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Call me old fashioned but…. the role of PSHE

February 7, 2014

It has been great to meet Ballard parents at our parents’ evening meetings over recent weeks. It is reassuring to have the support of parents as regards the PSHE programme and the pastoral care 12.05.08 105of our pupils. This “blogging business” is all new for me but I thought it would be useful to comment on current issues and any relevance to the Ballard PSHE programme.
Citizenship is a key element of the PSHE programme. What does it mean to be a good “citizen” in this day and age? Call me old fashioned but good manners are of considerable importance for our Ballard pupils.

Our country is often referred to as the home of good manners: I think of David Niven holding the door or Sir Roger Moore doffing his cap. Unfortunately, all too often, I question the perceived importance of good manners in our society as I witness bad manners, rudeness and disrespect. Only last week, as I travelled on a train, I was amazed by several individuals who did not seem to care that I was disturbed by the sound of their terribly loud music or constant inane, loud conversations on their smart phones. Old fashioned civility was built on a beautiful idea….I am as good as any man, yet better than none. Sociologist, Edward Shils, said, “ civility is a belief which affirms the possibility of the common good…” At Ballard etiquette, genuine courtesy and respect are highly valued. We often talk about the importance of small acts of kindness and good- hearted wishes to put others at their ease.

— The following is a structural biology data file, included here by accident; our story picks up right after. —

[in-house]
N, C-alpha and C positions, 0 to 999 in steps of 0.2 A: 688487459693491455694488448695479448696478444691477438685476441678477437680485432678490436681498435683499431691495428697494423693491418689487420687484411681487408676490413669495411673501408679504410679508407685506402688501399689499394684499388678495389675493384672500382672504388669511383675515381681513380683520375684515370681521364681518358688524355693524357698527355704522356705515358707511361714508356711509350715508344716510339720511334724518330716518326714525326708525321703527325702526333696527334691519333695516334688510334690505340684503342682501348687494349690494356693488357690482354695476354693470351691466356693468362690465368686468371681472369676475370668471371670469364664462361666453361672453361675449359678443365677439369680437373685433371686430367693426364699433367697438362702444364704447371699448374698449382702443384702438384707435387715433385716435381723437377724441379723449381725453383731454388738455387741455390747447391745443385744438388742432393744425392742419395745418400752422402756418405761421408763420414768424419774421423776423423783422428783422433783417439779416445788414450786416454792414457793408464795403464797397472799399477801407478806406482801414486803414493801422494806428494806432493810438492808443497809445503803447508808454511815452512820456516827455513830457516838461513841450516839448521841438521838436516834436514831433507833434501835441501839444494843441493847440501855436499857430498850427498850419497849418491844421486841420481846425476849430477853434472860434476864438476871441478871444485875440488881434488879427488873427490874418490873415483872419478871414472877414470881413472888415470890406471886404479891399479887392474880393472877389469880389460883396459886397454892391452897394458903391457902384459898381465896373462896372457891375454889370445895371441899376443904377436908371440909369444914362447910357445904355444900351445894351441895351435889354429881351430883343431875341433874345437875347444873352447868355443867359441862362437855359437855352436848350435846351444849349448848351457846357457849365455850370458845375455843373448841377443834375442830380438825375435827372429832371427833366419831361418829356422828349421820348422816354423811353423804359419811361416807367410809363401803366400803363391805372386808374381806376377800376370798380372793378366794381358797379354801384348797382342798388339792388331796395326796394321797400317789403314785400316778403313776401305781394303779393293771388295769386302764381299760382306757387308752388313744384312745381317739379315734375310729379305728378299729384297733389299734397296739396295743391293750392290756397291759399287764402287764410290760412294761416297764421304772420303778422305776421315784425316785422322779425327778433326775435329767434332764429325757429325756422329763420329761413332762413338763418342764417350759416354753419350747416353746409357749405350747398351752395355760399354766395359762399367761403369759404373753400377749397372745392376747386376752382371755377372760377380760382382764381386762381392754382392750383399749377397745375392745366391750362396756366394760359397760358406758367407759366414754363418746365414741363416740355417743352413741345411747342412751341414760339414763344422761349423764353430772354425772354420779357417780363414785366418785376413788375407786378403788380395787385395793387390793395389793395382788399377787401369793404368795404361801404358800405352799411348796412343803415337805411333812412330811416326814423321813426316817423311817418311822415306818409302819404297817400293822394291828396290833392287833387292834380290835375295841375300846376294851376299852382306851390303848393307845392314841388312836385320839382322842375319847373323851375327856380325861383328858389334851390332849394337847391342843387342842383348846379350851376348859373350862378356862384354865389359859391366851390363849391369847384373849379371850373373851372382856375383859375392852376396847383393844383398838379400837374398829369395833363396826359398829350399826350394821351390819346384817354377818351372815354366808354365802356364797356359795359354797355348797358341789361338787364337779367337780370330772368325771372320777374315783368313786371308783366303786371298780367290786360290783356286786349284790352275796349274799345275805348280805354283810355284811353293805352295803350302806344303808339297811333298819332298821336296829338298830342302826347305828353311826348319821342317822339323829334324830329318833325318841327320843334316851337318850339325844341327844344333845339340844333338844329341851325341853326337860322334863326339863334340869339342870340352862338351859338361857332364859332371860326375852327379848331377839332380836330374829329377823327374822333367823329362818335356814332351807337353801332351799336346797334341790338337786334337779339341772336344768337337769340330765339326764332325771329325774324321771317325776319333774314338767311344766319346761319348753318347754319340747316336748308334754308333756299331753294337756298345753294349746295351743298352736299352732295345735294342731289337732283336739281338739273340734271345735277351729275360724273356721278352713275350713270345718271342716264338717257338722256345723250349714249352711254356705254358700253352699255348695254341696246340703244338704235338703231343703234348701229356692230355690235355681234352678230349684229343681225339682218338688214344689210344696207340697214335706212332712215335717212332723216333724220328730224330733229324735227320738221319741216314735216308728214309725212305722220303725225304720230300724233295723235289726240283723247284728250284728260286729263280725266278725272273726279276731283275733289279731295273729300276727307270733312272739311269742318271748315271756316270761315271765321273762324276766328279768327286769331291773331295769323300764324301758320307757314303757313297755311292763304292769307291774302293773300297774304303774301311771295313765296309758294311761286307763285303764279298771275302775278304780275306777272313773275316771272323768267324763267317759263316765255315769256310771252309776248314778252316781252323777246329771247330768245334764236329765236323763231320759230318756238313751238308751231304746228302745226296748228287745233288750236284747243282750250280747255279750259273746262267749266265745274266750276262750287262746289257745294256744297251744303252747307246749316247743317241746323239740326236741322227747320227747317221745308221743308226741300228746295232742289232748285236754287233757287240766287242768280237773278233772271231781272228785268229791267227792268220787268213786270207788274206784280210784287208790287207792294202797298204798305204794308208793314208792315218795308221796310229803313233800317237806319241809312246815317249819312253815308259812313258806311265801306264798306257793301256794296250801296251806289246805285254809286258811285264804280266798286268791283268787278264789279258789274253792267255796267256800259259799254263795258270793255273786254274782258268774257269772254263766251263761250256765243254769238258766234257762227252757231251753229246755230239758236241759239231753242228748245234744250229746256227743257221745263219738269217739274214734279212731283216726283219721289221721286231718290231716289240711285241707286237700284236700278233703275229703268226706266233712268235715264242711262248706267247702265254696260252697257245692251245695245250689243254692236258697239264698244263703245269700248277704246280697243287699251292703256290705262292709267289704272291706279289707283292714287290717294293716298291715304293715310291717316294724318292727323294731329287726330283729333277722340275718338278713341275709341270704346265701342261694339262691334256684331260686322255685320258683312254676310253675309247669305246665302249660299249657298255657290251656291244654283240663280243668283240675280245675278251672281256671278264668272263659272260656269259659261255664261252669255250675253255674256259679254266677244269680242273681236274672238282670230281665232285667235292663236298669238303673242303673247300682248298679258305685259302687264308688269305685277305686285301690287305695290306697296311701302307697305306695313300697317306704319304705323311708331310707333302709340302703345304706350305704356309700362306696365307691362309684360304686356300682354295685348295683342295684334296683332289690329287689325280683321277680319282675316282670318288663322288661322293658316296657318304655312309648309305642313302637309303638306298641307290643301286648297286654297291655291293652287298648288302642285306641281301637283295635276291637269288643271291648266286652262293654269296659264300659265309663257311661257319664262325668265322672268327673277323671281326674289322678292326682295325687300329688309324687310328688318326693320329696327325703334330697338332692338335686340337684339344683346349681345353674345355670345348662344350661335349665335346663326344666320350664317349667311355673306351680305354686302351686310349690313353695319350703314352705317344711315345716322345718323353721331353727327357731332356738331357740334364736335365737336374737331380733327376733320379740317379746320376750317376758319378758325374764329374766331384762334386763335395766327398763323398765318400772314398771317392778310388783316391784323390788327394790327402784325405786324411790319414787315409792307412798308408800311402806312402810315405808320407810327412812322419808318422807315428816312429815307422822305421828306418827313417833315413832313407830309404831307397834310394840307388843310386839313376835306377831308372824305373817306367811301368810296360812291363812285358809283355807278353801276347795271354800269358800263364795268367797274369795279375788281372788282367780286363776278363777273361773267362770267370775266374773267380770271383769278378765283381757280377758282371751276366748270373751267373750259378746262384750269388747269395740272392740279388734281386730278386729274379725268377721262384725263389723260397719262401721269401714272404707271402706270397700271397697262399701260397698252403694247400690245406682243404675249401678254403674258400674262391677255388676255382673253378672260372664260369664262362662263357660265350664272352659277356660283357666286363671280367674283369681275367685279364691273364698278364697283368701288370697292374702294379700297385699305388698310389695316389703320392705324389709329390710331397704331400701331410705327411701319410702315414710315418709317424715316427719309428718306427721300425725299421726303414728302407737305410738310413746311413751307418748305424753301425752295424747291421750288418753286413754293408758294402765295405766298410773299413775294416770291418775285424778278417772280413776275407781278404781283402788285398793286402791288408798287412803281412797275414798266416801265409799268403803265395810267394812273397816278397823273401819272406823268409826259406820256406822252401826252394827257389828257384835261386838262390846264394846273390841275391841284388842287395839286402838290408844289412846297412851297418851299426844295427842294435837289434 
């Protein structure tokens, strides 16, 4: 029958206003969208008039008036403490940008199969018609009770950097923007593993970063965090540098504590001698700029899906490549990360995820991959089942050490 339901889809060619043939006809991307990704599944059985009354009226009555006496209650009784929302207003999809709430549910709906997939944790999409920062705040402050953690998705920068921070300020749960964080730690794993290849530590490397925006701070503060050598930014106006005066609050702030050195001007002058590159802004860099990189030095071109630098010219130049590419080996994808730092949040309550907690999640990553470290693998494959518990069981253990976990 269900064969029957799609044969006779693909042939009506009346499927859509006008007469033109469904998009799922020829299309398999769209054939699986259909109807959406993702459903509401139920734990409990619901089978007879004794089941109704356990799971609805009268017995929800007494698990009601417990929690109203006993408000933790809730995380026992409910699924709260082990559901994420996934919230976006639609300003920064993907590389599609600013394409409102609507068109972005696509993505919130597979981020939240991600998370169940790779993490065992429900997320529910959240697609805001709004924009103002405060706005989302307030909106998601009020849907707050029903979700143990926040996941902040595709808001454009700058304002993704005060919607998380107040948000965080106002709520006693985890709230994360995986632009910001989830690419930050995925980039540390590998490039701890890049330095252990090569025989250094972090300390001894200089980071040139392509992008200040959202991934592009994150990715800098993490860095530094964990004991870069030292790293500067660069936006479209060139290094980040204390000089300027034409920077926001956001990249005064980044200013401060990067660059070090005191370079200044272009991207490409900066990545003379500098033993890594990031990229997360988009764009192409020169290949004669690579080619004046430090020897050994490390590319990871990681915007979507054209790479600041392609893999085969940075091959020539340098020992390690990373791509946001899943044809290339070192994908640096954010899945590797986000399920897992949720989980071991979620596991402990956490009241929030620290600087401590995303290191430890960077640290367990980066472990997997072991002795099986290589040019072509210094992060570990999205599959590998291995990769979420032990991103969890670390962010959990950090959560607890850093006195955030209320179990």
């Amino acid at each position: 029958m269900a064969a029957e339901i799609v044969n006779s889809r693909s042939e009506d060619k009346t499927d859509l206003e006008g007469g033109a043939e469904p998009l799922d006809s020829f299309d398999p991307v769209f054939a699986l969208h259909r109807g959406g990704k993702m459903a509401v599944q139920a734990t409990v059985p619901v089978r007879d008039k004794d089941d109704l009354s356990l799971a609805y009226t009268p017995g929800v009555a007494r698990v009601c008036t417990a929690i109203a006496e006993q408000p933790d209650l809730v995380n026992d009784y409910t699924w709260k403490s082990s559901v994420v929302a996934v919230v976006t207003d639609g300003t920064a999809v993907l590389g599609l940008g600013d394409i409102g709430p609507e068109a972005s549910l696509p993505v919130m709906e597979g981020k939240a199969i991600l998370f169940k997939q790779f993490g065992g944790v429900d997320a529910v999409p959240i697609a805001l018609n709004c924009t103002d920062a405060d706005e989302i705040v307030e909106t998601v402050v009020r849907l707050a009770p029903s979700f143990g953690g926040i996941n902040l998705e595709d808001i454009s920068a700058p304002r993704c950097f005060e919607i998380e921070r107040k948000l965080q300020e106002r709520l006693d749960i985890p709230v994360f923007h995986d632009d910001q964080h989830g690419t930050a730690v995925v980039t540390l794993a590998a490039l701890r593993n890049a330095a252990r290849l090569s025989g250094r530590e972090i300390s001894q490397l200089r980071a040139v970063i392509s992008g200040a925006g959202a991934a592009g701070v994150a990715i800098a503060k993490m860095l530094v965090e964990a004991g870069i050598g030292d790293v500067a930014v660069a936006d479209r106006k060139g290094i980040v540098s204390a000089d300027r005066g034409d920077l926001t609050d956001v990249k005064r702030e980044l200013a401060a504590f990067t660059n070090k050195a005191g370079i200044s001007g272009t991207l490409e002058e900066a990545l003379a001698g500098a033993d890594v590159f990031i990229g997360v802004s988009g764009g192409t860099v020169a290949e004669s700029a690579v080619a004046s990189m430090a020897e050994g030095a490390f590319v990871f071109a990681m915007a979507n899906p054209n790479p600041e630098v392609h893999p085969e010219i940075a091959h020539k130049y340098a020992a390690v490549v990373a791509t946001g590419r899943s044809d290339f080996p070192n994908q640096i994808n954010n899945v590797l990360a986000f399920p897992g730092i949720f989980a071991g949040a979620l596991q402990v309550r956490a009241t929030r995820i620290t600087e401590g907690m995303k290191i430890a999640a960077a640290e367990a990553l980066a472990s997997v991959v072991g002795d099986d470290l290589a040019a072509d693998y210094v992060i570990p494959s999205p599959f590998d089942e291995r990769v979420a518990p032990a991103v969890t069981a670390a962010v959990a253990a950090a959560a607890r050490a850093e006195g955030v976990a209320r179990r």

Andy Marshall Senior Teacher

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